The Front Squat is a great exercise for quads...and it's also one of the LEAST commonly performed exercises in the gym because it's uncomfortable to do and core strength is a BIG limiting factor.
Your quads quite often don't get the full stimulation they need for growth because the core is holding you back in terms of how much weight you can use on the exercise.
This setup for the Front Squat solves that problem of core strength limiting your quad work. And when I say this, I'm not suggesting you quit doing Front Squats entirely...they're still an important exercise and you need that core strength development as it carries over well to other exercises.
However, if this exercise setup gets you doing a Front Squat type of exercise where you would never do one normally, then it has value. Plus, you can absolutely use it as a supplemental exercise to your Front Squat.
And believe me, it's going to TRASH your quads...
So first, you'll need two Olympic barbells (though you can get away with just one, if you want to do single-shoulder training) and a rack.
Set one safety rail about 4 feet off the ground. Put a plate or two on the end to counterbalance your working weight.
The other safety rail should be set maybe 3 feet off the ground. The exact heights will be done according to your height and leverage - take a bit of time to play with the setup to see what works best for you, once you get an idea of how the exercise works.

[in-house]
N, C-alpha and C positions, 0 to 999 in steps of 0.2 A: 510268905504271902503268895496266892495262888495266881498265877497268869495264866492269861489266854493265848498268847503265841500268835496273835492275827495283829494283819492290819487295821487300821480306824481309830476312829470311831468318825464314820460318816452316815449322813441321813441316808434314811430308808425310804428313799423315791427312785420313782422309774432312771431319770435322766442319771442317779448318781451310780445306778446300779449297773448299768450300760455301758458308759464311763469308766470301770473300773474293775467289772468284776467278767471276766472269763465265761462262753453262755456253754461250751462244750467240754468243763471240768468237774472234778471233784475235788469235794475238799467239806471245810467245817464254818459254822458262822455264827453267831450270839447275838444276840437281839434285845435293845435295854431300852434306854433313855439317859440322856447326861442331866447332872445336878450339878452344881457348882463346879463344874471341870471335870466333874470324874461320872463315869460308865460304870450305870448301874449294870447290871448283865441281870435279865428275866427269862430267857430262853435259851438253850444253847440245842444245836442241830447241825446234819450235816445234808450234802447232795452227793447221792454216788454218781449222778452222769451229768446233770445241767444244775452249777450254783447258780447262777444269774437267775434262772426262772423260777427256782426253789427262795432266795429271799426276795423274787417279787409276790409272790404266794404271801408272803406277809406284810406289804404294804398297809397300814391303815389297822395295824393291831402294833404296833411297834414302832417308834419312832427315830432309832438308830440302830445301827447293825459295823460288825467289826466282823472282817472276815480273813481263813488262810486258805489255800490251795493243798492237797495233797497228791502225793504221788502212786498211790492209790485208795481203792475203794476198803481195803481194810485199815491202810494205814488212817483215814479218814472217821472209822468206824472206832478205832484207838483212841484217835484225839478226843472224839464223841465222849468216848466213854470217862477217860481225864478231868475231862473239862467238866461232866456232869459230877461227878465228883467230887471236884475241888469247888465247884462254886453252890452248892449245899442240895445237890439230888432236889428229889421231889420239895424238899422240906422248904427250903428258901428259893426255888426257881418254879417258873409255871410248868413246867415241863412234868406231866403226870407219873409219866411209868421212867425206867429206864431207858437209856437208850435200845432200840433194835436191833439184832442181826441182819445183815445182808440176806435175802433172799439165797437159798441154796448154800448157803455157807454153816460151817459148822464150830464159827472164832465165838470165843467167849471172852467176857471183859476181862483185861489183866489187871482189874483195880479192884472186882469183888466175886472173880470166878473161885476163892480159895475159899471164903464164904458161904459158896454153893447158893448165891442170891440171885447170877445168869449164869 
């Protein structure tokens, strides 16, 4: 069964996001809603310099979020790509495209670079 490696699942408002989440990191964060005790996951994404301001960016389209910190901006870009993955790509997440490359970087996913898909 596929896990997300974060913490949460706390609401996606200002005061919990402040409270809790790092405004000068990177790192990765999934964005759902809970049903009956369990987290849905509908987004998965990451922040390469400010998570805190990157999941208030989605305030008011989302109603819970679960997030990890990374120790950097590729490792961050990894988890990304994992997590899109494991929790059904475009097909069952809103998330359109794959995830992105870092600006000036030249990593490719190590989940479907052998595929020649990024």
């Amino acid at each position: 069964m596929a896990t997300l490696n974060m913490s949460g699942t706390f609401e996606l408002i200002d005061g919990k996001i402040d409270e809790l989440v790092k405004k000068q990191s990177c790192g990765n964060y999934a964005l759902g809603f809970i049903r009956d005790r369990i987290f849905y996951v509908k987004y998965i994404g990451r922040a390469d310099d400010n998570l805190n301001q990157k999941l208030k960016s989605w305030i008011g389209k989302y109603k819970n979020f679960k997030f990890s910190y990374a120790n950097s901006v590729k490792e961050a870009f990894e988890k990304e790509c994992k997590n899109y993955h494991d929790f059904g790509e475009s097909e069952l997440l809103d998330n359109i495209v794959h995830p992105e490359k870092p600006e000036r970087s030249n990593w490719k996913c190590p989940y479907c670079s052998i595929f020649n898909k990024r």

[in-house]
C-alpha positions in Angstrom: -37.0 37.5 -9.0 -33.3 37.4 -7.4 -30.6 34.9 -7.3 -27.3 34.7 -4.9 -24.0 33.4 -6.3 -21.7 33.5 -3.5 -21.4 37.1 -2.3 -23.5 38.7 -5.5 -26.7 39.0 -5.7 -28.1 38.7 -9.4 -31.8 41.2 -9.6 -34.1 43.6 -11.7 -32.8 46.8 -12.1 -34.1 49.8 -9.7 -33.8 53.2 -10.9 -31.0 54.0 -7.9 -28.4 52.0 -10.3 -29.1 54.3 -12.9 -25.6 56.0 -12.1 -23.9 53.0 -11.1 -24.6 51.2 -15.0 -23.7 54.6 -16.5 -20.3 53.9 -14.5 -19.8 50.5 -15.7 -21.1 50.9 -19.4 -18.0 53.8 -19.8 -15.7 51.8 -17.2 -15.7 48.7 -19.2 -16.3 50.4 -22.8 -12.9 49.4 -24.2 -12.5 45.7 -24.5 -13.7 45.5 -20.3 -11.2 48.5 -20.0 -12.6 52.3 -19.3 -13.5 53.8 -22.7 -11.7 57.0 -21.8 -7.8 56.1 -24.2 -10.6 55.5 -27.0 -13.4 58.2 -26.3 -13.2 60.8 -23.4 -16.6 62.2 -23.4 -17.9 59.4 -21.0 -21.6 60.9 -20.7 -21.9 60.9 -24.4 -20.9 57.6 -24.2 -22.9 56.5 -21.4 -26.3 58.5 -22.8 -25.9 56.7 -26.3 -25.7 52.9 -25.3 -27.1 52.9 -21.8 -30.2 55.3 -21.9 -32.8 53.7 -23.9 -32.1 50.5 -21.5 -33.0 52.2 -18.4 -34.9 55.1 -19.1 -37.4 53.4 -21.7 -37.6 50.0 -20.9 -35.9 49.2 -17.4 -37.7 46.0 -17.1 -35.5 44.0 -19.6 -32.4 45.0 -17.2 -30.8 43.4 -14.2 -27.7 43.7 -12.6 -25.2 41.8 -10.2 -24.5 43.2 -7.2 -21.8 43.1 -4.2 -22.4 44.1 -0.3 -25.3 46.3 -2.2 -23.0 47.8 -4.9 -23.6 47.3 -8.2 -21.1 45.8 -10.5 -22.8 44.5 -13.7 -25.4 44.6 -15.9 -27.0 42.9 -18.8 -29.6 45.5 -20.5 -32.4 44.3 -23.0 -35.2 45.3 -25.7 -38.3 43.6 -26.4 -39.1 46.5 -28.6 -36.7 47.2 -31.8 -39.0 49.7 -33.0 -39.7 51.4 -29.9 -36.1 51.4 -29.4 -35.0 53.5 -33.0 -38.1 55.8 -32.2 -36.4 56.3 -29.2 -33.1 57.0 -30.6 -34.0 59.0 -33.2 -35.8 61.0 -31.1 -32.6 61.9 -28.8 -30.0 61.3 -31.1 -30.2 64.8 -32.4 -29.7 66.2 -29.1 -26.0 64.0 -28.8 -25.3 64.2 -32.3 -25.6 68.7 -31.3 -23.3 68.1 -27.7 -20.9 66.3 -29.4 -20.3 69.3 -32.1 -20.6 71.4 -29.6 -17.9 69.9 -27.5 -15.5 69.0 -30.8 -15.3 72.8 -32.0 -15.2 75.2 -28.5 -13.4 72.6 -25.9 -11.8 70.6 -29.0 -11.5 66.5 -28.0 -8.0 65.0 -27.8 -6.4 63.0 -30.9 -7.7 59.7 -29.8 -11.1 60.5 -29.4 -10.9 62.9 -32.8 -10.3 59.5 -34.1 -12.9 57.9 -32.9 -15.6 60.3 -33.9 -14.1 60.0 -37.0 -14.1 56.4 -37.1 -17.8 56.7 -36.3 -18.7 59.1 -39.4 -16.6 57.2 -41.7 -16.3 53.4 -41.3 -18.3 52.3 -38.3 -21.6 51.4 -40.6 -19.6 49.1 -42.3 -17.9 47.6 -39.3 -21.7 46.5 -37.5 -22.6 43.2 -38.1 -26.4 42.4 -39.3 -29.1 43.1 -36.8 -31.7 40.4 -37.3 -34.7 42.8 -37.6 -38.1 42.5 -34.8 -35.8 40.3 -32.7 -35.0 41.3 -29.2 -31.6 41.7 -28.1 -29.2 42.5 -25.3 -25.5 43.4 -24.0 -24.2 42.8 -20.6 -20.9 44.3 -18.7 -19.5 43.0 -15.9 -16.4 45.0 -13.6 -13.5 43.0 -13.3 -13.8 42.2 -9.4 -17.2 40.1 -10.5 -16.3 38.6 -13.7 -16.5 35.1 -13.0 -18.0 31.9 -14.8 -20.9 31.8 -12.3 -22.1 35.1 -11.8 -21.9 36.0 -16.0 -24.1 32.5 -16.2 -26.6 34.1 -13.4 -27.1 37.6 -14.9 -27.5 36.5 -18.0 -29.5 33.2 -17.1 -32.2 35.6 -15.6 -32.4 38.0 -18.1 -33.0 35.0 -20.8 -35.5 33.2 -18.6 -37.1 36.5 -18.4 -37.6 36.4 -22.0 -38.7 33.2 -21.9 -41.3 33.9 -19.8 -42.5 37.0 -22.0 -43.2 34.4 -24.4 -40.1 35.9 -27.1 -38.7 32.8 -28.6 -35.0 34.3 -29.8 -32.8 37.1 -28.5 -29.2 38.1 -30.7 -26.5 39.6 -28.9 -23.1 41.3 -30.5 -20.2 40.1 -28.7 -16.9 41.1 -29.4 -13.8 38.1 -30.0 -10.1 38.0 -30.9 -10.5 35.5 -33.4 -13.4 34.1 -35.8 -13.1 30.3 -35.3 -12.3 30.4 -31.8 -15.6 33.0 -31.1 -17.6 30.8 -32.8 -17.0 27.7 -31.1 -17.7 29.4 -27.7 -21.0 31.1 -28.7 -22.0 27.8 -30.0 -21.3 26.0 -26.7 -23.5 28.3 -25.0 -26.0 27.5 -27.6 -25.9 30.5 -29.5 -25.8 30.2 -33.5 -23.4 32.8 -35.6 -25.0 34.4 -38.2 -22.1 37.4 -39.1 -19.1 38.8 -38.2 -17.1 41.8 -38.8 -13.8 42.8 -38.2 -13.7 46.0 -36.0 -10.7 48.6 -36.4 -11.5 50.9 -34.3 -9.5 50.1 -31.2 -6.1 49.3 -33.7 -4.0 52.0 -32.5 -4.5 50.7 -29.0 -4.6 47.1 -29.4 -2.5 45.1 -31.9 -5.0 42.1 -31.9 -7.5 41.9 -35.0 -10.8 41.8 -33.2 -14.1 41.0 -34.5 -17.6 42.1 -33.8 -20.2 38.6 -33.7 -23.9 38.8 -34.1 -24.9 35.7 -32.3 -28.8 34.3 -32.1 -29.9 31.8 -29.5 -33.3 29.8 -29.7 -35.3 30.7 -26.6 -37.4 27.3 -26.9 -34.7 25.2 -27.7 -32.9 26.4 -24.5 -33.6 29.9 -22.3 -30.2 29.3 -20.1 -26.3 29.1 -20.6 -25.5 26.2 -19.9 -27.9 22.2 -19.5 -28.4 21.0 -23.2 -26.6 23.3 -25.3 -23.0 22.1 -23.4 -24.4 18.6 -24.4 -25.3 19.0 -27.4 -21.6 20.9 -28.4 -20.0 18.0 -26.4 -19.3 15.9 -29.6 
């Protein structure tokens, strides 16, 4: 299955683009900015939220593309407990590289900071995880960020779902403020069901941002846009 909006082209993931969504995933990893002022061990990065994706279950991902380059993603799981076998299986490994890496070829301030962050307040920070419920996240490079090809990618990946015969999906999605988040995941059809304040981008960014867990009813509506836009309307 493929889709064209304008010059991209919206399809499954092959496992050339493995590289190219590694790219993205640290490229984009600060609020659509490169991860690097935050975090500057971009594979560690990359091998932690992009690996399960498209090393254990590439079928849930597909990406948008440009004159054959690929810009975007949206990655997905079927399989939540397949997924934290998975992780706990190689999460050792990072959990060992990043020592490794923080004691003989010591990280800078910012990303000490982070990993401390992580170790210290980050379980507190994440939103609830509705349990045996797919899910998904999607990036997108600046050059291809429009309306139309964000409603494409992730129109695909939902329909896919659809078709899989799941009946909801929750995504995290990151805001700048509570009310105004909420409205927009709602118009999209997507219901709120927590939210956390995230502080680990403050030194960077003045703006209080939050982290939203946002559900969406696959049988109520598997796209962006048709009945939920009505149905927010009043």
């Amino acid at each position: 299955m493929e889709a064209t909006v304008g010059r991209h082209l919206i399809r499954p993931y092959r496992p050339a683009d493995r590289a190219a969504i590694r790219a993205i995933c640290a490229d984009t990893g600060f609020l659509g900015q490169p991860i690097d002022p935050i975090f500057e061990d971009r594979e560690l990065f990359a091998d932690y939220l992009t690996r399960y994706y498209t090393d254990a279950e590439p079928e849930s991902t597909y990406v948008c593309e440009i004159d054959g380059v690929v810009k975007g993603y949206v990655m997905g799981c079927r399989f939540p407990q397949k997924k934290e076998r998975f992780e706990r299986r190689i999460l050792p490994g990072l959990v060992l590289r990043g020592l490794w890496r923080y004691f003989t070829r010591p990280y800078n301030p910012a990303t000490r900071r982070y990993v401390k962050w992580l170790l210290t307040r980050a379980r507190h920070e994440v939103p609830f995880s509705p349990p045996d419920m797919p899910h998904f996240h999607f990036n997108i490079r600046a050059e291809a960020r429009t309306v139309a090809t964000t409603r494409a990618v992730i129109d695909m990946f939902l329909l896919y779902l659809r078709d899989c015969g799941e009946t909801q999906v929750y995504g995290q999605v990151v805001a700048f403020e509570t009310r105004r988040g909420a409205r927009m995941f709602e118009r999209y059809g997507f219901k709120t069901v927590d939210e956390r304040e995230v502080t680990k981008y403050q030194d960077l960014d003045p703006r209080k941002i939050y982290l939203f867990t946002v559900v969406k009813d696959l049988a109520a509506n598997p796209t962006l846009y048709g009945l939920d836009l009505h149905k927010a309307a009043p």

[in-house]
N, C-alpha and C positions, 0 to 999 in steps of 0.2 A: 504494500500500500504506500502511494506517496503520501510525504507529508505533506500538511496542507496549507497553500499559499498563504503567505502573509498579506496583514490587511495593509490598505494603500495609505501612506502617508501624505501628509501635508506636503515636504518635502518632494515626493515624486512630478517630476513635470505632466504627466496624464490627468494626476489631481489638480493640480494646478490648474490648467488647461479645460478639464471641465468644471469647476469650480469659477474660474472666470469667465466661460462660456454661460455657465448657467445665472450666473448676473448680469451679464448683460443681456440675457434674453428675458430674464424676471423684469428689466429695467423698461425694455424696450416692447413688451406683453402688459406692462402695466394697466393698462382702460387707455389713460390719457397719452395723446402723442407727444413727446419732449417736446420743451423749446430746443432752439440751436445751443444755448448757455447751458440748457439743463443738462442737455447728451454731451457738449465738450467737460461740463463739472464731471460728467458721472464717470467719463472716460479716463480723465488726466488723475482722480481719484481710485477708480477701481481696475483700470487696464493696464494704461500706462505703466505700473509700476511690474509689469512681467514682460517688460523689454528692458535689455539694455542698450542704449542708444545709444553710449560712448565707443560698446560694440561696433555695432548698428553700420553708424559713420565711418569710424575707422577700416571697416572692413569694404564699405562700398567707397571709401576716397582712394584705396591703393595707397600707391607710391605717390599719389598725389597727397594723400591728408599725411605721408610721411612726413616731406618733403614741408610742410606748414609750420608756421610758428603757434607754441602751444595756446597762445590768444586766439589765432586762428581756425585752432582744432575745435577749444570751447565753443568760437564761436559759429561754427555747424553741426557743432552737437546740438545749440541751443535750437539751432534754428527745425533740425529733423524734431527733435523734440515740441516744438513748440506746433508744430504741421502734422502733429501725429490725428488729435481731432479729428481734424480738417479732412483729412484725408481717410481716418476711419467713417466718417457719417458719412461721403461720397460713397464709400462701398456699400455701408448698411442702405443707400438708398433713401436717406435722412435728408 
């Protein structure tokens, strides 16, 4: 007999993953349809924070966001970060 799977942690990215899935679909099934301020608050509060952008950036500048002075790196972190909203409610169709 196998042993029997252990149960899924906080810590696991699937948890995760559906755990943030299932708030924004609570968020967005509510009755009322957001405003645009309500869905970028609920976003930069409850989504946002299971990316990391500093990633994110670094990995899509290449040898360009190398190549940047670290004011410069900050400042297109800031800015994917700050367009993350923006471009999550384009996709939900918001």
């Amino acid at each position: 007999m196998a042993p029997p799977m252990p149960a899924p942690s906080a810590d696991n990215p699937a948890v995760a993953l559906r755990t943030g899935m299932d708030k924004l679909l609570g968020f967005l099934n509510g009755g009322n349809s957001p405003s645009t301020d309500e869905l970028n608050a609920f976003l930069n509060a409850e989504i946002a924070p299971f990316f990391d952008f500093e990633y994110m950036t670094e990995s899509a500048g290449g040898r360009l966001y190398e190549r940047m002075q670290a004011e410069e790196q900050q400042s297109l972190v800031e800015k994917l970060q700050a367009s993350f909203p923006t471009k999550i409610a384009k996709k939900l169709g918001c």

Load the bottom end with 25 lb (or smaller) weight plates. They need to be this size to keep the barbells close enough together to rest on your shoulders during the exercise.
Squat down under the ends of the bars and get set up in a squat position. Hold your hands on top of the weight plates. This will give you the best control over the bars/weight on the way up.
Now do a Squat/Front Squat movement.
Because the resistance is in front your torso and because the arc of the movement is forward, you'll be putting much more tension on the quads than the posterior chain muscles (glutes and hamstrings). And this tension goes primarily onto the lower aspect of the quads, which can be a tough area to hit for a lot of people.
When doing this exercise, you can see that the barbell "machine" setup locks you into the movement and determines the path of movement to some degree. This increases the stability of the exercise, allowing you to focus on applying tension to the quads more effectively than in a Front Squat where much of your attention is on just standing up again not letting your core cave in.
However, because the bars are also free to move around, you're not nearly as locked into the movement as you would be an actual machine that determines the path of movement completely.
Bottom line, if you want to fill out your lower quads and regular Front Squats aren't getting the job done, this is a GREAT alternative to the free weight version of the exercise.
Your core strength will NOT be a limiting factor and the increase in stability will allow you to focus on push the quads to their limit.
The final benefit?
At the bottom, you just set the bars back on the rails and you're done...no need to worry about getting stuck at the bottom because the bottom is where you actually end the exercise anyway.
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